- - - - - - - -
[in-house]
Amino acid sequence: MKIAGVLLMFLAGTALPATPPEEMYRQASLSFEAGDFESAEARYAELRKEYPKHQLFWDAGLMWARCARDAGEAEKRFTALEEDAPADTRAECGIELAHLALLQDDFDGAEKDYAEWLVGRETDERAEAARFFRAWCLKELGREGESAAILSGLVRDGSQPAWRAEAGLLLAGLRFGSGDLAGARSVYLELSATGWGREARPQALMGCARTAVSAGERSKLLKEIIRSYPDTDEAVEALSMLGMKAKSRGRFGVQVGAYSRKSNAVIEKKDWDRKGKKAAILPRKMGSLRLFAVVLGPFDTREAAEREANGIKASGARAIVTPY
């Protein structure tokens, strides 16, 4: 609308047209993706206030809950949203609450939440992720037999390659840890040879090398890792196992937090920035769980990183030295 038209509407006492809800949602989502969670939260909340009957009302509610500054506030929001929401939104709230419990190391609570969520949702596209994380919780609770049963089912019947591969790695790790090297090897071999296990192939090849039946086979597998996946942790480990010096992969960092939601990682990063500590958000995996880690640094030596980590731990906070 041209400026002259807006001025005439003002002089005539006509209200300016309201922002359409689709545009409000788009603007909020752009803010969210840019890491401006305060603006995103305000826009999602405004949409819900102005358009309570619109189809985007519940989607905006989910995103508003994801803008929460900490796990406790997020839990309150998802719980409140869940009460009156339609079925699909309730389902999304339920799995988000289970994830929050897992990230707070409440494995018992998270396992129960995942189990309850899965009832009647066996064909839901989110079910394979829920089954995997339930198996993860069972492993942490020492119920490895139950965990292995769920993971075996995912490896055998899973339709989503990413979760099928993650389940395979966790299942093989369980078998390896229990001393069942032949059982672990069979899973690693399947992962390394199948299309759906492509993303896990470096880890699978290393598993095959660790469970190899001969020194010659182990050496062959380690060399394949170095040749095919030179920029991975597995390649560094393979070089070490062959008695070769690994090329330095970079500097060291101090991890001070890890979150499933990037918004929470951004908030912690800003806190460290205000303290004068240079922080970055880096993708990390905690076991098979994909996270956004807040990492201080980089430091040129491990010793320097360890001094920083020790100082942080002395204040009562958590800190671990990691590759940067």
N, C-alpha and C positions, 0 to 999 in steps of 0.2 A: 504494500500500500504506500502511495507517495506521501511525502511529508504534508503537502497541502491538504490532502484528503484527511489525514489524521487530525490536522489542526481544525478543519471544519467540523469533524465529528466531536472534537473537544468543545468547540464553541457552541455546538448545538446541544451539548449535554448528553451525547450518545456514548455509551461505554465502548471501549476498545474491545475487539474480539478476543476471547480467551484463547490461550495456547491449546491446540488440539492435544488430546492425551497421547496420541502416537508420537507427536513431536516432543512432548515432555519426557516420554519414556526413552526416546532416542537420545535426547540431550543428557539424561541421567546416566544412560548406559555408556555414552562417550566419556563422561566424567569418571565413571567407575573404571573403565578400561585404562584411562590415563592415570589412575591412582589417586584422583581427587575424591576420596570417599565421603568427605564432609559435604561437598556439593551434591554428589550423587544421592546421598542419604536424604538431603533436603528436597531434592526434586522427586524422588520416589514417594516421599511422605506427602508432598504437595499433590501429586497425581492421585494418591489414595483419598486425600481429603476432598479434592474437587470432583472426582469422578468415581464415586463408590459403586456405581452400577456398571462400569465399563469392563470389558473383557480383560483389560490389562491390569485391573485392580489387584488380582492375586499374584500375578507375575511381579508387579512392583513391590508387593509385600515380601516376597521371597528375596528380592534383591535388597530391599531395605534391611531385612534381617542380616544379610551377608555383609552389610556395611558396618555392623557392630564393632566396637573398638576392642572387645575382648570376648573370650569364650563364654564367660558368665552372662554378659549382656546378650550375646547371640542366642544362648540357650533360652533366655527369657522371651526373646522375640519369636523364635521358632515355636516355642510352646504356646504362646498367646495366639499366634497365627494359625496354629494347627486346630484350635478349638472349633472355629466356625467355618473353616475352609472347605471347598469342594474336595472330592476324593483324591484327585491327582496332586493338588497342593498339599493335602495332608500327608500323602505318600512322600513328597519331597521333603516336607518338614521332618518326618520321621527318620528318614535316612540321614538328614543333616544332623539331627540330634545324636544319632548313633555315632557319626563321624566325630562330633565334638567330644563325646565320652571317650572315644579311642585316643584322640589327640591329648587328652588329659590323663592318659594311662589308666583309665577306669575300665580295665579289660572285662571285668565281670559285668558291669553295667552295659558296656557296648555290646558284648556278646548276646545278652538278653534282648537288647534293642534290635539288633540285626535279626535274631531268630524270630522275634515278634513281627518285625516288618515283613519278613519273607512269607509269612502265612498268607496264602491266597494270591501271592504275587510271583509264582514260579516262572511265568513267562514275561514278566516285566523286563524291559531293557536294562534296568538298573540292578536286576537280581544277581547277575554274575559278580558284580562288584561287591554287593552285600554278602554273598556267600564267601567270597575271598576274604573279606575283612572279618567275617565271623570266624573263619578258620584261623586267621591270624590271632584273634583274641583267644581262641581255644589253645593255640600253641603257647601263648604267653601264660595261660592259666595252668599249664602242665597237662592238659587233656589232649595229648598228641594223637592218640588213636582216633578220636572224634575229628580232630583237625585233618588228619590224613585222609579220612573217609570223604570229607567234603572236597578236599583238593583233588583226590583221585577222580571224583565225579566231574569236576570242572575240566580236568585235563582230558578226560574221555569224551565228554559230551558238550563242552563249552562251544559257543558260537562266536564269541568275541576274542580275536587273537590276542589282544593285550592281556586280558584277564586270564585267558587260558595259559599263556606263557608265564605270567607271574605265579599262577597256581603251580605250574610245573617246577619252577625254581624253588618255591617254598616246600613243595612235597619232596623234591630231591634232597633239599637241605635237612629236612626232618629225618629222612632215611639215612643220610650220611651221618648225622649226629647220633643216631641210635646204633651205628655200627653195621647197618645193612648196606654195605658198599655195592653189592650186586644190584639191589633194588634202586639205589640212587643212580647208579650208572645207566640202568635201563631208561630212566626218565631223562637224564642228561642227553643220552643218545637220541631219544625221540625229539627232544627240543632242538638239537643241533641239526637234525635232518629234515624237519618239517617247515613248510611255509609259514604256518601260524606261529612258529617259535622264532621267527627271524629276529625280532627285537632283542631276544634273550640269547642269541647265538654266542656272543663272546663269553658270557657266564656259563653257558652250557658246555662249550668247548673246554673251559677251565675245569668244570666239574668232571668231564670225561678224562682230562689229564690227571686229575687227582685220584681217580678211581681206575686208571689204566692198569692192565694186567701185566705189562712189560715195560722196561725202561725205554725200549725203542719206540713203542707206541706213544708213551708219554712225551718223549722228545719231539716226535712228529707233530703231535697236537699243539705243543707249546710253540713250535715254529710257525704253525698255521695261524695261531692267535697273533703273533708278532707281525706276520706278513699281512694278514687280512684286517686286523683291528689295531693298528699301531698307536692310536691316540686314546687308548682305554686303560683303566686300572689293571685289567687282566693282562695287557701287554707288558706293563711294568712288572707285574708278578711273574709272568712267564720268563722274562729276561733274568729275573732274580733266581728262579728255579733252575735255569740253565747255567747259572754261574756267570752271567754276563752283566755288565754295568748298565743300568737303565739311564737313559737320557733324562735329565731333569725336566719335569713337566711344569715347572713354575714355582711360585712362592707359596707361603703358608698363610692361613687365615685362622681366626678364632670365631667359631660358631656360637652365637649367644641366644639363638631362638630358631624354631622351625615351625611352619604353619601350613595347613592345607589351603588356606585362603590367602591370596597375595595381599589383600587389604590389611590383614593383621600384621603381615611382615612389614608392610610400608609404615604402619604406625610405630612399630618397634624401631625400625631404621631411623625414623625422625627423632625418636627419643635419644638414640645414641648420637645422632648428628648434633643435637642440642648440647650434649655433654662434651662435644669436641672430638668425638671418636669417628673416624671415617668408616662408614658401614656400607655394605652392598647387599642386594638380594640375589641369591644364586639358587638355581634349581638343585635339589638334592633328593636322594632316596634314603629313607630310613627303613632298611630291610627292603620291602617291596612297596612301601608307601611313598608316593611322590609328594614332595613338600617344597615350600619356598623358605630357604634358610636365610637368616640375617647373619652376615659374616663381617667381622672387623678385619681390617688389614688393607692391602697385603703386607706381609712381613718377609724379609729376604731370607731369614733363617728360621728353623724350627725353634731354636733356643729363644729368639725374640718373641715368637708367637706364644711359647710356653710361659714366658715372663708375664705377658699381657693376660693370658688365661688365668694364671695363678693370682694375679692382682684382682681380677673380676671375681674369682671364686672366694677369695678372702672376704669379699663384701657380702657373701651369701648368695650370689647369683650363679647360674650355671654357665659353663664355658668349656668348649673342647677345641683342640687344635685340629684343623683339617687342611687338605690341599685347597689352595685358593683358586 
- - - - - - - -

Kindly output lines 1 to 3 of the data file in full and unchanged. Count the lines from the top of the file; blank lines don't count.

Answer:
[in-house]
Amino acid sequence: MKIAGVLLMFLAGTALPATPPEEMYRQASLSFEAGDFESAEARYAELRKEYPKHQLFWDAGLMWARCARDAGEAEKRFTALEEDAPADTRAECGIELAHLALLQDDFDGAEKDYAEWLVGRETDERAEAARFFRAWCLKELGREGESAAILSGLVRDGSQPAWRAEAGLLLAGLRFGSGDLAGARSVYLELSATGWGREARPQALMGCARTAVSAGERSKLLKEIIRSYPDTDEAVEALSMLGMKAKSRGRFGVQVGAYSRKSNAVIEKKDWDRKGKKAAILPRKMGSLRLFAVVLGPFDTREAAEREANGIKASGARAIVTPY
């Protein structure tokens, strides 16, 4: 609308047209993706206030809950949203609450939440992720037999390659840890040879090398890792196992937090920035769980990183030295 038209509407006492809800949602989502969670939260909340009957009302509610500054506030929001929401939104709230419990190391609570969520949702596209994380919780609770049963089912019947591969790695790790090297090897071999296990192939090849039946086979597998996946942790480990010096992969960092939601990682990063500590958000995996880690640094030596980590731990906070 041209400026002259807006001025005439003002002089005539006509209200300016309201922002359409689709545009409000788009603007909020752009803010969210840019890491401006305060603006995103305000826009999602405004949409819900102005358009309570619109189809985007519940989607905006989910995103508003994801803008929460900490796990406790997020839990309150998802719980409140869940009460009156339609079925699909309730389902999304339920799995988000289970994830929050897992990230707070409440494995018992998270396992129960995942189990309850899965009832009647066996064909839901989110079910394979829920089954995997339930198996993860069972492993942490020492119920490895139950965990292995769920993971075996995912490896055998899973339709989503990413979760099928993650389940395979966790299942093989369980078998390896229990001393069942032949059982672990069979899973690693399947992962390394199948299309759906492509993303896990470096880890699978290393598993095959660790469970190899001969020194010659182990050496062959380690060399394949170095040749095919030179920029991975597995390649560094393979070089070490062959008695070769690994090329330095970079500097060291101090991890001070890890979150499933990037918004929470951004908030912690800003806190460290205000303290004068240079922080970055880096993708990390905690076991098979994909996270956004807040990492201080980089430091040129491990010793320097360890001094920083020790100082942080002395204040009562958590800190671990990691590759940067």